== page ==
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Nice start! I’m in the process of setting up a 130.4 as well. I will be transferring GHL equipment from my reefer 250 eventually (Profilux 4, Doser 2.1, and 2 Mitras LX7s). Thanks for posting the detailed dimensions. I haven’t setup the stand yet and I wasn’t sure on the dims of the dry side. I just measured the internal dimensions of the tank and mine are very close. Have you thought about how you will be mounting the powerbar?
Thanks for following along. I hope you start a build thread as well. I have read every single 130.4 build thread that I could find on the internet and every single YouTube video and I want more!! I always learn something new from someone else's experiences.

I haven't decided on a mounting cabinet/system for my P4 yet. I may try the Marine Depot cabinet or I might just pay Elder1945 to build me a custom one similar to the one that he is bringing to market. Let me know if you come up with anything ingenious. Or maybe we ask Elder to build us two custom cabinets! ;)
 

DragonWrasse103

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I haven't decided on a mounting cabinet/system for my P4 yet. I may try the Marine Depot cabinet or I might just pay Elder1945 to build me a custom one similar to the one that he is bringing to market. Let me know if you come up with anything ingenious. Or maybe we ask Elder to build us two custom cabinets! ;)
I will do my best to document the build and hopefully create a build tread. Thanks for pointing me to the Elder1945 thread... I just read through the thread and they look amazing. It looks like he is planning to distribute through CoralVue, but I wasn't able to find it for sale yet.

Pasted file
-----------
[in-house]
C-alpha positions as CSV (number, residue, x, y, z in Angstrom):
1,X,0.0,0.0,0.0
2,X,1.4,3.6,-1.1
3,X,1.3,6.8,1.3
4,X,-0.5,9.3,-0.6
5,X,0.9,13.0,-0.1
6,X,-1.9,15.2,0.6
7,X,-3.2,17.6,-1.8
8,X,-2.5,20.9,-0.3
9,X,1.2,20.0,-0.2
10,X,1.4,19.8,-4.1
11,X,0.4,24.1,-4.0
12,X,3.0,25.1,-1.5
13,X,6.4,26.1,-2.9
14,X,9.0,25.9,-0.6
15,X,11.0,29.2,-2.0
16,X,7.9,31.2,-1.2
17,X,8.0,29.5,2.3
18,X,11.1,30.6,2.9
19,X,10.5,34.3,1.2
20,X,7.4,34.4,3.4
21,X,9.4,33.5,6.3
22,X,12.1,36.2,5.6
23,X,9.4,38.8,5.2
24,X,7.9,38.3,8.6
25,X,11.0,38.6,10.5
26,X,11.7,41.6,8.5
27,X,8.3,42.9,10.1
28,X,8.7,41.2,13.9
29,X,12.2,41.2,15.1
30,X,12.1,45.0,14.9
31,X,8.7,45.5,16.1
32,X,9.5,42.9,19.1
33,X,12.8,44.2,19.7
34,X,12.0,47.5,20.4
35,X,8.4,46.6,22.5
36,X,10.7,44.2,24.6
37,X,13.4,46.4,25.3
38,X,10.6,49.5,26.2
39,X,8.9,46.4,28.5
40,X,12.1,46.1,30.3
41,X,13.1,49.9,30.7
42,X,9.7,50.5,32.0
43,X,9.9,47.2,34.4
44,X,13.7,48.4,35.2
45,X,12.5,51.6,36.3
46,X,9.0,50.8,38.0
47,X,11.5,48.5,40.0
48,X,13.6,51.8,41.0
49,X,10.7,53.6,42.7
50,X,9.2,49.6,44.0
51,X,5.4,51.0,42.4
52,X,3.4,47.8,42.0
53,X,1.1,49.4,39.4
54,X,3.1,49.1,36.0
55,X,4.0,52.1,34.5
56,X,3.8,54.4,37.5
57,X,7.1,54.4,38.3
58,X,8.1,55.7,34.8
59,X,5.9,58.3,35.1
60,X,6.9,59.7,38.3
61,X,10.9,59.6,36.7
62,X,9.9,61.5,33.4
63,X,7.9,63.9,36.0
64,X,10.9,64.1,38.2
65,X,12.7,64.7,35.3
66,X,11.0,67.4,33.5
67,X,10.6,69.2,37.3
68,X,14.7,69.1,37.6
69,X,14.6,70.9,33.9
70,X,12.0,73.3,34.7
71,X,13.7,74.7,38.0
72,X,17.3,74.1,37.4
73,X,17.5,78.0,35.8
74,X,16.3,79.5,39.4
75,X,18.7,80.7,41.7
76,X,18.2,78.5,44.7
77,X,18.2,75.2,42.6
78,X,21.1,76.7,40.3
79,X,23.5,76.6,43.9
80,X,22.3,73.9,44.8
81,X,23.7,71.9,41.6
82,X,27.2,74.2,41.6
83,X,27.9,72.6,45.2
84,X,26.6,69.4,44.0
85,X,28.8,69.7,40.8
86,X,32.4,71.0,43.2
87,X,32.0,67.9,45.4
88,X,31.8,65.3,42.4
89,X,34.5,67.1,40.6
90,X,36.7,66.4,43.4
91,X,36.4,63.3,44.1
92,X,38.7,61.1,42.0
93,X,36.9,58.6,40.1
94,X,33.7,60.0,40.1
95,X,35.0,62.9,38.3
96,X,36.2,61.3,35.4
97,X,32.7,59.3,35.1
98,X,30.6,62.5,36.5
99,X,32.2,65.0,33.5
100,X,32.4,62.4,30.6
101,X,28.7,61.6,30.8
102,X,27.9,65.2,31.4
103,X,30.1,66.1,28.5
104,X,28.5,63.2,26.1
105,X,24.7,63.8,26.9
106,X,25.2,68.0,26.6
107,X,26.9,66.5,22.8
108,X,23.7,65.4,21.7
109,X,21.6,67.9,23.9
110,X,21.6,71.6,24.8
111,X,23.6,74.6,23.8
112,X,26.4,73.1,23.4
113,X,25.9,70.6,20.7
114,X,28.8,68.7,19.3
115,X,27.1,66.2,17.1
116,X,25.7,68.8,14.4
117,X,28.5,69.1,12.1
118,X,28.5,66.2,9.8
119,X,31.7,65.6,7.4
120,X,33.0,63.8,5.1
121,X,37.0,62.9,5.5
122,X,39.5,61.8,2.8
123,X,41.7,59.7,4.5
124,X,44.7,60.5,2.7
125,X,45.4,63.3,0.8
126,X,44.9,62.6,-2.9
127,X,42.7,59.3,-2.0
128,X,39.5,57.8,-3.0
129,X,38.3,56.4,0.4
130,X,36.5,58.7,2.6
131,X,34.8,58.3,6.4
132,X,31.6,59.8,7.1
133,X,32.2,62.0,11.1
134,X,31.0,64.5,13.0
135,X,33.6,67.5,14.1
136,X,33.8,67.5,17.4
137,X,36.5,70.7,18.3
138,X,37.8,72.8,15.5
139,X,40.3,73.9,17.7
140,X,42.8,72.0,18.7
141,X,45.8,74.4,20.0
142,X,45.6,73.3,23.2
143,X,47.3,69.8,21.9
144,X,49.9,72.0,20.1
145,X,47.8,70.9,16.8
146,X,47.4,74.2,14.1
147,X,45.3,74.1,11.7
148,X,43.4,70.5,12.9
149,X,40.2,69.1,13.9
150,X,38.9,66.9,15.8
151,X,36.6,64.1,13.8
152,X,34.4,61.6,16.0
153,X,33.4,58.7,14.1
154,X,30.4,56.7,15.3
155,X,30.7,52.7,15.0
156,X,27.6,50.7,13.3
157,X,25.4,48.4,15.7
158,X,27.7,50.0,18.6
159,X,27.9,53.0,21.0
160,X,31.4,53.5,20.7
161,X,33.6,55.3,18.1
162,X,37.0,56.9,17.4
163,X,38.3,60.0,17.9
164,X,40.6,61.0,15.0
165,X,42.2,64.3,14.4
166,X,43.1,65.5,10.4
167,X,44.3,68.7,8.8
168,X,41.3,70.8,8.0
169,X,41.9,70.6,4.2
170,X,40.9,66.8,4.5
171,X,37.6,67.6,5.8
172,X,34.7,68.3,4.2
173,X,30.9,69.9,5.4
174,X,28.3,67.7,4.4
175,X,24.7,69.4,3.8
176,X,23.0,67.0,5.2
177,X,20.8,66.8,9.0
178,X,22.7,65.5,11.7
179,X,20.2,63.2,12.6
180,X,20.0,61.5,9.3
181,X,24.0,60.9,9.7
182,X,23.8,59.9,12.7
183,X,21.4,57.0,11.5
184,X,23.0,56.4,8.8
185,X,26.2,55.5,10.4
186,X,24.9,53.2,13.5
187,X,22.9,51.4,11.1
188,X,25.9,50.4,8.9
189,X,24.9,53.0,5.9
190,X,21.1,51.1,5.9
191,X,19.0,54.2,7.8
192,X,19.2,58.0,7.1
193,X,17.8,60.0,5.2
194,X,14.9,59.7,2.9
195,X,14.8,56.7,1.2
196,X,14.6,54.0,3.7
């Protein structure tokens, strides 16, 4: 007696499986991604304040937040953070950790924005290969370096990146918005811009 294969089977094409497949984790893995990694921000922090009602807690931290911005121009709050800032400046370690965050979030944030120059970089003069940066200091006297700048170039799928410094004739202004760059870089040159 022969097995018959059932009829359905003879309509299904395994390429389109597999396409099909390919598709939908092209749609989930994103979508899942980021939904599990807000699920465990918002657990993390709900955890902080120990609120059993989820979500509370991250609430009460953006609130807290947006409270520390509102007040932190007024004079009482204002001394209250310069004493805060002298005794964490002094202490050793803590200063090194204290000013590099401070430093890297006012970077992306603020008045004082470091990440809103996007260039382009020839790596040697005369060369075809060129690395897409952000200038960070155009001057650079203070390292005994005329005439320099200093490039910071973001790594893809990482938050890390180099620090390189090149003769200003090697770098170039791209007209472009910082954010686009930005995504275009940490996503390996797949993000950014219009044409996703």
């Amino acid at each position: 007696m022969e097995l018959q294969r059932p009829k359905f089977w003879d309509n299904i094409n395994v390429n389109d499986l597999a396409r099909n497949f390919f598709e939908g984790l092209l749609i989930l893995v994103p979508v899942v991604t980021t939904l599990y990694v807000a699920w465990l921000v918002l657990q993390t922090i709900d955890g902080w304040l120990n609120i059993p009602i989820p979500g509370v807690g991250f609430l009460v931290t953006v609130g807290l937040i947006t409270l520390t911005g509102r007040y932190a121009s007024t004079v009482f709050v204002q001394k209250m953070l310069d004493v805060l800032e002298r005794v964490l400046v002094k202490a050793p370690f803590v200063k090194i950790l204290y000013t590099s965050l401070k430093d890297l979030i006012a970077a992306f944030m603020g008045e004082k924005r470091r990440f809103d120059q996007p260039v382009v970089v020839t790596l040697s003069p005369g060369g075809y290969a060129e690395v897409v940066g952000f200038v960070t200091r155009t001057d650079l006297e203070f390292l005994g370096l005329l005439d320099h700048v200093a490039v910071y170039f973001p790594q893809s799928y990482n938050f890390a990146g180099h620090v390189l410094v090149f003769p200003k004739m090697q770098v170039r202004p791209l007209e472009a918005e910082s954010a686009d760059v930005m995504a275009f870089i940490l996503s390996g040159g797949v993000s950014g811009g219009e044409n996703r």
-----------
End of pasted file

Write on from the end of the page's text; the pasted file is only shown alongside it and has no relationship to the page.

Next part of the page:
You mentioned the dimension of the dry side to clear the hinges is 12.78". Do you know what the dimension is from the face the hinges are mounted to? I'm wondering if the standard MD 15" controller board would fit.

I also have the pentair 25W UV. Have you thought about how you are going to plumb this? Off the return? I'm wondering how to best arrange this in the sump area of the 130.4 stand.
 
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qnguyen

qnguyen

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You mentioned the dimension of the dry side to clear the hinges is 12.78". Do you know what the dimension is from the face the hinges are mounted to? I'm wondering if the standard MD 15" controller board would fit.
Unfortunately it won’t fit. It is only 13” or so even if you remove the hinge assembly. There is an inside brace on the left side that takes up space. But... I wonder if you can rip the MD controller box down to size. Take an inch off each side or two inches off one side. The face plate would be easy, but I am not sure about the enclosure.
9E6B4453-434A-45EA-BE7C-4EAD6969F40A.jpeg